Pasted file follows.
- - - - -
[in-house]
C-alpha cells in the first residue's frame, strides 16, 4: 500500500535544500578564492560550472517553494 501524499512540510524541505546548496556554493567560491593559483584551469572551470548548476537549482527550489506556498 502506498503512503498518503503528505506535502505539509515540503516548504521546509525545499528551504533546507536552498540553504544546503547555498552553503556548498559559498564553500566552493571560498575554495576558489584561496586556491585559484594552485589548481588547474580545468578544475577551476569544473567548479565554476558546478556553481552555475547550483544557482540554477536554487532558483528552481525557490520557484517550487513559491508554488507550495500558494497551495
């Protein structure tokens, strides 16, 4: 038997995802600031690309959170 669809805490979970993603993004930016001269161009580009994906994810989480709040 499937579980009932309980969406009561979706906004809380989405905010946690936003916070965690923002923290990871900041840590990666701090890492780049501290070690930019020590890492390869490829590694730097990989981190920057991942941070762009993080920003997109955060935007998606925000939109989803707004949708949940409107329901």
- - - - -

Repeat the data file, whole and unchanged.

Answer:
[in-house]
C-alpha cells in the first residue's frame, strides 16, 4: 500500500535544500578564492560550472517553494 501524499512540510524541505546548496556554493567560491593559483584551469572551470548548476537549482527550489506556498 502506498503512503498518503503528505506535502505539509515540503516548504521546509525545499528551504533546507536552498540553504544546503547555498552553503556548498559559498564553500566552493571560498575554495576558489584561496586556491585559484594552485589548481588547474580545468578544475577551476569544473567548479565554476558546478556553481552555475547550483544557482540554477536554487532558483528552481525557490520557484517550487513559491508554488507550495500558494497551495
């Protein structure tokens, strides 16, 4: 038997995802600031690309959170 669809805490979970993603993004930016001269161009580009994906994810989480709040 499937579980009932309980969406009561979706906004809380989405905010946690936003916070965690923002923290990871900041840590990666701090890492780049501290070690930019020590890492390869490829590694730097990989981190920057991942941070762009993080920003997109955060935007998606925000939109989803707004949708949940409107329901």